¿“§«‘™“∑√—欓°√∏√√¡™“µ‘·≈– ‘Ëß·«¥≈âÕ¡2¿“§«‘™“Õÿµ “À°√√¡‡°…µ√ §≥–‡°…µ√»“ µ√å ∑√—欓°√∏√√¡™“µ‘·≈– ‘Ëß·«¥≈âÕ¡ ¡À“«‘∑¬“≈—¬π‡√»«√ Õ”‡¿Õ‡¡◊Õß ®—ßÀ«—¥æ‘…≥ÿ‚≈° 65000 Ozone at low atmospheric levels has been found to be gradually increasing due to the constructive substance of ozone (NOX and VOC) from transportation and industries. This could harm vegetation, animals, humans and the environment.

When ozone gas is uptaken into plants it becomes to reactive with oxygen species (ROS) i.e. O2-, HO- and H2O2. These damage cell structures and enhance programmed cell death (PCD), and decrease photosynthesis, biomass and gas ex-

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Physiological and biochemical responses of cowpea to ozone Umponstira, C., et al. 863

change. Moreover, there are reports of increased sensitivity to biotic and abiotic stress changes such as water stress, infection, heavy metal uptake and other air pollutants (Calatayud and Barreno, 2001). Plants first react to ROS by producing antioxidants. The initial reaction to ROS is superoxide dismutase (SOD) which removes O2- to H2O2. This is to prevent generating high toxicity ROS; HOfrom the reaction of O2- and H2O2. Then catalase (CAT) and ascorbate peroxidase (APX) remove H2O2. Ascorbate acts as an electron donor for APX which reduces H2O2 to H2O and monodehydroascorbate (MDHA) (Rao et al., 1996; Sharma and Davis, 1994). The increase of antioxidants which has been found in ozone-exposed plants was induced to remove ROS. For instance, Arabidopsis thaliana was exposed to ozone at 220 ppb 6 hours per day for 8 days SOD and APX increased by 83% and 87% respectively (Rao et al., 1996). I ncreased antioxidants were affected by ozone concentration and sensitivity of plants, including leaf age. This was reported in young leaf of Nicotiana tobacum cv PBD6, in which was found a maximum of chloroplast Cu/Zn-SOD which is not indicated in old leaves (Willekenes et al., 1994). Generally, antioxidant production in vegetation depends on its ozone resistant capability. Willekenes et al. (1994) found increases of 4-5 fold of the gene cyt Cu/Zn-SOD related to visible injuries of ozone sensitive Nicotiana tobacum cv PBD6. There was another report of antioxidant correlation with visible injuries with no increase of mRNA of APX and Cu/Zn-SOD of Nicotiana tobacum and Nicotiana plumbagini during ozone exposure until visible injury was observed. After that mRNA of APX and Cu/Zn-SOD levels increased (Conklin and Last, 1995). This research aimed to investigate 1) the differences in physiological and biochemical responses to ozone with plant age, 2) effects of ozone dose on plants, and 3) the relation of physiological and biochemical responses during ozone exposure. Cowpea was selected following preliminary experiments for screening of plants sensitive to ozone. The results will be useful for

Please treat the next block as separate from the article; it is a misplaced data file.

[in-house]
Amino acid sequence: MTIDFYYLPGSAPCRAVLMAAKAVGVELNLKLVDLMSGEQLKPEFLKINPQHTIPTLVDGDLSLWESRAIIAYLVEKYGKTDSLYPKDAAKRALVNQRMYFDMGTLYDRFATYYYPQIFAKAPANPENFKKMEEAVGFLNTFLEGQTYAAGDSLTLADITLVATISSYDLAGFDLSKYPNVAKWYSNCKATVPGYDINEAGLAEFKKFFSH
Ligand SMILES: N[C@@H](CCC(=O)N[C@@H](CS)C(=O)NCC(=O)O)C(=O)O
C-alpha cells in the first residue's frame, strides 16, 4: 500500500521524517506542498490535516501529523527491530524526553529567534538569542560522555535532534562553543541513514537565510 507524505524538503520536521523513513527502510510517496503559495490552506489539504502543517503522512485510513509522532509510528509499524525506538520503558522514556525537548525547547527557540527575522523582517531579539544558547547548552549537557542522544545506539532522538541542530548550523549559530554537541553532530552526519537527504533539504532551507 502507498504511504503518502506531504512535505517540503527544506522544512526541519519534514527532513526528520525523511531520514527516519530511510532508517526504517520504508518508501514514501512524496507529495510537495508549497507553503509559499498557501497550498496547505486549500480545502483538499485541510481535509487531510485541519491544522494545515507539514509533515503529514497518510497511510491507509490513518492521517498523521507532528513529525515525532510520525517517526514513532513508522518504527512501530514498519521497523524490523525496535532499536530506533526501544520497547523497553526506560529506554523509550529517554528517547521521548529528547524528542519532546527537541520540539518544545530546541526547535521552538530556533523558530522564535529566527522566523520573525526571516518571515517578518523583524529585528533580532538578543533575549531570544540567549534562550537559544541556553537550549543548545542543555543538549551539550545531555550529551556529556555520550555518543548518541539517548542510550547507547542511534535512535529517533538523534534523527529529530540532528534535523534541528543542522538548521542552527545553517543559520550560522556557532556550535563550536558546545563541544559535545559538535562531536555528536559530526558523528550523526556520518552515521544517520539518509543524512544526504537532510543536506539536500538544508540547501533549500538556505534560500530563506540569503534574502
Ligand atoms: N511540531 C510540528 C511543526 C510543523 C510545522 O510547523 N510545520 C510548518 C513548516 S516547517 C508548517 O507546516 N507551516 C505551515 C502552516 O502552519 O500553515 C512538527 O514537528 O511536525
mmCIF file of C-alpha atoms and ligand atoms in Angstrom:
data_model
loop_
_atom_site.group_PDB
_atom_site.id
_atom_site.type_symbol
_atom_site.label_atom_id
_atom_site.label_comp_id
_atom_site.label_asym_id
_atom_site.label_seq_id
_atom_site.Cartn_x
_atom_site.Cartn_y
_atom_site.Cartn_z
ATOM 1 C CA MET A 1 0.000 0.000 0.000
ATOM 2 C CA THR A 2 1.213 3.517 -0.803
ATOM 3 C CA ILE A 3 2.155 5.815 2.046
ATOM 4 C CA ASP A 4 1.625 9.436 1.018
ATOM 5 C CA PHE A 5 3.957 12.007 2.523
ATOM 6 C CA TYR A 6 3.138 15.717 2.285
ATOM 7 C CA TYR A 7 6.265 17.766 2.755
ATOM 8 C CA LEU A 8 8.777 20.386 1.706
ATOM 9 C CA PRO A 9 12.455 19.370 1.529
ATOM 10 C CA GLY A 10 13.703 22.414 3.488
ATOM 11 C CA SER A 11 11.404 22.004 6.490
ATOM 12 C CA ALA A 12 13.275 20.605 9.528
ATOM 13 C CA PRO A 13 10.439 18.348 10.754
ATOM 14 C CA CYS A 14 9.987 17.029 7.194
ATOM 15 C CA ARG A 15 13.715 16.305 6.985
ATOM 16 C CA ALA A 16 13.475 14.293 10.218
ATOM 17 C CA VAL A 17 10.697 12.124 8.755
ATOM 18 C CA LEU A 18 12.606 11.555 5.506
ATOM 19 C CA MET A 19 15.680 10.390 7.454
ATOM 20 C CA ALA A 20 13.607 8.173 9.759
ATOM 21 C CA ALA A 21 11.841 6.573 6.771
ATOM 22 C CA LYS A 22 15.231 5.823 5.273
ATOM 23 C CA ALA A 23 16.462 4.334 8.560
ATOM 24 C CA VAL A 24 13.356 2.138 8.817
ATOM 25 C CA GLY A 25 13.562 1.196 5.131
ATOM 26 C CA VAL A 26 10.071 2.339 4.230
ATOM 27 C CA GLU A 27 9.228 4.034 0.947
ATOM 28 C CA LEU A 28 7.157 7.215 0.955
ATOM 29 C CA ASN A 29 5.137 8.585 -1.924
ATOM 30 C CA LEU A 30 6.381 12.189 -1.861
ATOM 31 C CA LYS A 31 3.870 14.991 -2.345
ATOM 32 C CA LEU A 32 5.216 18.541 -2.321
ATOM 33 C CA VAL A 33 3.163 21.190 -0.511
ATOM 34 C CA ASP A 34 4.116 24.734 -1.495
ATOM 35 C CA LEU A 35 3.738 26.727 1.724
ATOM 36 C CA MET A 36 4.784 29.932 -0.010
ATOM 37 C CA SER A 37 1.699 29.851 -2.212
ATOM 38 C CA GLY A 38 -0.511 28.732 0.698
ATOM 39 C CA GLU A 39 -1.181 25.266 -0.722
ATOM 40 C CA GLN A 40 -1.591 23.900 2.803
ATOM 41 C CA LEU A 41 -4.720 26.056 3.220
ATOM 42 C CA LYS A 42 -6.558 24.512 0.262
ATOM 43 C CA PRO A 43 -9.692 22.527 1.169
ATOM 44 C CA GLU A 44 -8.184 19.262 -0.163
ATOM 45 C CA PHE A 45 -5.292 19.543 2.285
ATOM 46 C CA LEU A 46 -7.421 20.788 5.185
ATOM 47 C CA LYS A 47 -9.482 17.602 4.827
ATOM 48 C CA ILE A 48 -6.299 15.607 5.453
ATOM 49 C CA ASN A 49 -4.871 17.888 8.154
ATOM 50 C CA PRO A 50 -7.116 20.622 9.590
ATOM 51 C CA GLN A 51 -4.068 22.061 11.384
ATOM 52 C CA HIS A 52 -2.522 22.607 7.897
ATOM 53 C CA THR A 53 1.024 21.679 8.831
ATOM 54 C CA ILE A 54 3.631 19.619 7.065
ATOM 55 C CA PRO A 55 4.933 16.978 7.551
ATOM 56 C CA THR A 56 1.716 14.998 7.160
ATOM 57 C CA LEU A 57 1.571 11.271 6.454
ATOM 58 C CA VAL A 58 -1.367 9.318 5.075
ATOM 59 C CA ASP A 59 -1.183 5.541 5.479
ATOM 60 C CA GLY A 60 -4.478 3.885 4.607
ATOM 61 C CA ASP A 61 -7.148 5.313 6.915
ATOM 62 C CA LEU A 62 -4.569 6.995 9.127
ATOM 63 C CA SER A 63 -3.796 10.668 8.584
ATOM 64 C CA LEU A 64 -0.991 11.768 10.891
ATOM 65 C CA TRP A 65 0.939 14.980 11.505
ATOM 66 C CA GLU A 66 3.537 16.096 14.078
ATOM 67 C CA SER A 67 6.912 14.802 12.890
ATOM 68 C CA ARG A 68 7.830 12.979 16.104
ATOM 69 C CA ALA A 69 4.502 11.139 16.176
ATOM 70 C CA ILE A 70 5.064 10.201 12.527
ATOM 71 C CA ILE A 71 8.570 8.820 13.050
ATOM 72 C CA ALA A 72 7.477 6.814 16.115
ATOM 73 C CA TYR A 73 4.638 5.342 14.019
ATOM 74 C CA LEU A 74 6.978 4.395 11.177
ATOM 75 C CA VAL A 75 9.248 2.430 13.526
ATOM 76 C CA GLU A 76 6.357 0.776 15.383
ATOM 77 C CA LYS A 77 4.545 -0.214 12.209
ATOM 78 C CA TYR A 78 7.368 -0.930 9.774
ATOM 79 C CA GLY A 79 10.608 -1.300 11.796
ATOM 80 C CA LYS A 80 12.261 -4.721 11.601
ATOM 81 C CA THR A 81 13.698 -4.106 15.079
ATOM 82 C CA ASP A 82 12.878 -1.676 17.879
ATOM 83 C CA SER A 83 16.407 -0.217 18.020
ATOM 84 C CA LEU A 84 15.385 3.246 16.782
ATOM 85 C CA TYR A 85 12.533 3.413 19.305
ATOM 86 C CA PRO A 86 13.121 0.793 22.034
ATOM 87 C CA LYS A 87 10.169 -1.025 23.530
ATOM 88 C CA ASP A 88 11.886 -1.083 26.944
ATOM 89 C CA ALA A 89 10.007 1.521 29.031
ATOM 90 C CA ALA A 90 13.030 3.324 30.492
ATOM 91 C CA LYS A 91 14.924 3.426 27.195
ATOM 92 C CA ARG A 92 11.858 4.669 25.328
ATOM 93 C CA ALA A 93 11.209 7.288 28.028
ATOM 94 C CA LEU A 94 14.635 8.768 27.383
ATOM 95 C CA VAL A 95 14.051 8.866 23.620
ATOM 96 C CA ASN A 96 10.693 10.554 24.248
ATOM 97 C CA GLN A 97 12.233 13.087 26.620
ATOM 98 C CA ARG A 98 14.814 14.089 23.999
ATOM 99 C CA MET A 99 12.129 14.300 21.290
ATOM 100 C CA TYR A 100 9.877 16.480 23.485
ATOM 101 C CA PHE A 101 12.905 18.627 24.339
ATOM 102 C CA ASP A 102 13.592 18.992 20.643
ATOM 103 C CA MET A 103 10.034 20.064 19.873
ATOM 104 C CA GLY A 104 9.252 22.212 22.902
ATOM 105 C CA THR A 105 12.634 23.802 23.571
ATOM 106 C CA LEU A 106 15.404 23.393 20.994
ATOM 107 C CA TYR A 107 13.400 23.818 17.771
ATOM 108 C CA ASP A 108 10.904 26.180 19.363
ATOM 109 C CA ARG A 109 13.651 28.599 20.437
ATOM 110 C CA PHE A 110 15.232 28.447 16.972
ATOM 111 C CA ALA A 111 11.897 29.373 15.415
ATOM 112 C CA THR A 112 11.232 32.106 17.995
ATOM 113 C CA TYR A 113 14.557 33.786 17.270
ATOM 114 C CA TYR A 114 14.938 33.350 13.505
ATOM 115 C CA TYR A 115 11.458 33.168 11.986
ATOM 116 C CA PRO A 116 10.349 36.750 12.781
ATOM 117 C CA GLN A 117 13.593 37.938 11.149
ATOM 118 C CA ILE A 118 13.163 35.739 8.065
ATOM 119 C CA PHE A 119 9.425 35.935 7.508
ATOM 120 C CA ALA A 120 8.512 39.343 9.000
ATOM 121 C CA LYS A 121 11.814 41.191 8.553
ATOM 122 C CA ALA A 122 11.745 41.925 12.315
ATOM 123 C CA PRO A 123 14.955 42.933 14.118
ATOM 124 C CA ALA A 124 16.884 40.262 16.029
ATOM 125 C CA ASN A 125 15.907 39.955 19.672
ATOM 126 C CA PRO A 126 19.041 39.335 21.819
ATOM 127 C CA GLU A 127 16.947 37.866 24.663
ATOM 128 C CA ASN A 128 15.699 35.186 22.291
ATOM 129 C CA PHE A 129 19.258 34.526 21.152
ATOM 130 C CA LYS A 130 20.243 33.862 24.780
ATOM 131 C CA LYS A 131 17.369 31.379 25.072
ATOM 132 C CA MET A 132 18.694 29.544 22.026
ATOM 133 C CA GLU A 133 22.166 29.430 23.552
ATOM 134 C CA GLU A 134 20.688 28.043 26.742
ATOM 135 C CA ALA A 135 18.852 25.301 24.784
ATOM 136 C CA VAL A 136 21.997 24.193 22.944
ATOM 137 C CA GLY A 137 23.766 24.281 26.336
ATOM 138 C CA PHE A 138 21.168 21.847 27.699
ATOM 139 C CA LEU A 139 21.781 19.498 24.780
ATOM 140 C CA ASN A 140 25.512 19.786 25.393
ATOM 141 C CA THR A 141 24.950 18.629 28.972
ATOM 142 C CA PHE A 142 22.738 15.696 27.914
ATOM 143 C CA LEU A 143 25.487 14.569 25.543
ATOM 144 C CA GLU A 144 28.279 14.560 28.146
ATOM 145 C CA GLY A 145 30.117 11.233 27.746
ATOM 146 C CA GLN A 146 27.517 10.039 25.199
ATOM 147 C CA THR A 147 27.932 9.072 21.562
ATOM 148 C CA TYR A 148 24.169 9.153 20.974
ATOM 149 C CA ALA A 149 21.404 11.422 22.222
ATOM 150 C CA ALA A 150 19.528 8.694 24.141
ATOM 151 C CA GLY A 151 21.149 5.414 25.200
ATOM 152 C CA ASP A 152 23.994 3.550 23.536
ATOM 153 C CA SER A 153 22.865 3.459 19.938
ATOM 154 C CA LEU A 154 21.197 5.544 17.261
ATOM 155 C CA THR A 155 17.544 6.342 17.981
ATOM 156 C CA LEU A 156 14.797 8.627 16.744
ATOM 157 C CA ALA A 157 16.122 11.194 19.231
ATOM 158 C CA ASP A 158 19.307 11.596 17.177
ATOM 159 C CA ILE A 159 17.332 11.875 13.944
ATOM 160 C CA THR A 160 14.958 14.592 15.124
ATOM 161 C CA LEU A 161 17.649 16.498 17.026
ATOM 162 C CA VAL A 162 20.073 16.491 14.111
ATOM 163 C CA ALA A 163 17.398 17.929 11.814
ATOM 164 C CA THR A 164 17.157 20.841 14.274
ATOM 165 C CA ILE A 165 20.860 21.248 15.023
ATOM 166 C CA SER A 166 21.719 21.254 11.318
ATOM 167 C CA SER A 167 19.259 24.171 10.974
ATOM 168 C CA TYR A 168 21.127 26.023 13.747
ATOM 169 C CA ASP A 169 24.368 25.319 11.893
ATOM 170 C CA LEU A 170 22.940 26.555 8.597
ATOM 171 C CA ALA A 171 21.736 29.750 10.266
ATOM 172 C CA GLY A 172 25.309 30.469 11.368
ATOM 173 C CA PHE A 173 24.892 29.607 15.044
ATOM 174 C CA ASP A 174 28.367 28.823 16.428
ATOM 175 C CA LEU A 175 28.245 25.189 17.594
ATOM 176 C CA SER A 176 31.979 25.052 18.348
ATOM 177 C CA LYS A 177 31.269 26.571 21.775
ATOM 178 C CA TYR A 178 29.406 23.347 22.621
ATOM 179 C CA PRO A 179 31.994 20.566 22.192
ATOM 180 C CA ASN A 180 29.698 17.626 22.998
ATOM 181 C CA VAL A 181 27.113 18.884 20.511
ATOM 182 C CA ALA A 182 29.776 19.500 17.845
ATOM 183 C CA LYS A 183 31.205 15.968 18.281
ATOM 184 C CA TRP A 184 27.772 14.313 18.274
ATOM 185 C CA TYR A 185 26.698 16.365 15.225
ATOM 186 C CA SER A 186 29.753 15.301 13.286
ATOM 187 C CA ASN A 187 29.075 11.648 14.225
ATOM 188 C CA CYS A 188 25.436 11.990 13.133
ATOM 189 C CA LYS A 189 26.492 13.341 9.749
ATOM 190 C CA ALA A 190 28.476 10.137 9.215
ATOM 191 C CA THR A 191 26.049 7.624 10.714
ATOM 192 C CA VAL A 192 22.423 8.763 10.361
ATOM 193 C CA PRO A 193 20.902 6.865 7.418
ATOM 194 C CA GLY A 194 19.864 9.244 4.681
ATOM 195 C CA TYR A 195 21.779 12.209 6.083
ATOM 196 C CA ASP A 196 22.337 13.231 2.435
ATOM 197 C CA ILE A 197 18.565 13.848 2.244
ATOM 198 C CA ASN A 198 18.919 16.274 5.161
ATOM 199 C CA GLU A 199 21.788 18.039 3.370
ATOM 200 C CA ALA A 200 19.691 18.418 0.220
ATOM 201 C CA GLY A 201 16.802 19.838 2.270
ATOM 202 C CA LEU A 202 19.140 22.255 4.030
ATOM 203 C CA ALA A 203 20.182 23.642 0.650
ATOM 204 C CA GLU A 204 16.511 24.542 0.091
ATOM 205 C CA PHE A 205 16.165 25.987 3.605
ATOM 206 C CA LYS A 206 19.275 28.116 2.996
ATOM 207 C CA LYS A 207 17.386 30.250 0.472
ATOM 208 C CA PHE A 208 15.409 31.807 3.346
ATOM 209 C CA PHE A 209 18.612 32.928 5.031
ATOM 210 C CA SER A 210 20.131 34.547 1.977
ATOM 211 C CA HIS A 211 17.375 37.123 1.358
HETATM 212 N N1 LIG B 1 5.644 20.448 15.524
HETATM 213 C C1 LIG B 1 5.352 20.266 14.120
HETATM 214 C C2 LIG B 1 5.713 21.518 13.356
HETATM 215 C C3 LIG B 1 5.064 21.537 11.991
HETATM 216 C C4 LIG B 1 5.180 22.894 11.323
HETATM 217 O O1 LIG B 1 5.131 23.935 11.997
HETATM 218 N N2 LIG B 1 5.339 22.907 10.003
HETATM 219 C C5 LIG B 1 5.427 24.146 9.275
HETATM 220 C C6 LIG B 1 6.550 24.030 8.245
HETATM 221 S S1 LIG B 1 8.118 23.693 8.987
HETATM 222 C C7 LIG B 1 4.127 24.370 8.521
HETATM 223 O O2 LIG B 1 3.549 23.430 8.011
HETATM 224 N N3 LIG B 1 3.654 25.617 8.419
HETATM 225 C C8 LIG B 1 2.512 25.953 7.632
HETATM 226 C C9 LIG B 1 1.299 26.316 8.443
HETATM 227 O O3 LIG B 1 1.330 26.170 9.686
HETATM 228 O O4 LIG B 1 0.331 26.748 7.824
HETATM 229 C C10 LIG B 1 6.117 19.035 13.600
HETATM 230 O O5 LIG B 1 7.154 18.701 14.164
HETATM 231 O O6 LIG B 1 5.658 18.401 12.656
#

bio-indicator development in the further experiment. Material and Method Plant materials Cowpea seeds were germinated in charcoalfiltered air chambers. Temperature was controlled at 30-35ºC day and night. 2x400 W light from Metal Halide lamp provided PPFD of 300 µmol 2- -1 m s with a 10-h photoperiod. After germination in compost beading soil, seedlings were planted in plastic cups (one plant / cup) and transferred into six chambers (50 cups / chamber) which were maintained under the same environmental conditions. Two groups of plant ages were established, 7- and 21-day-old. Ozone fumigation Six fumigating chambers were allocated for three ozone levels, (a) charcoal-filtered air as a controlled ozone concentration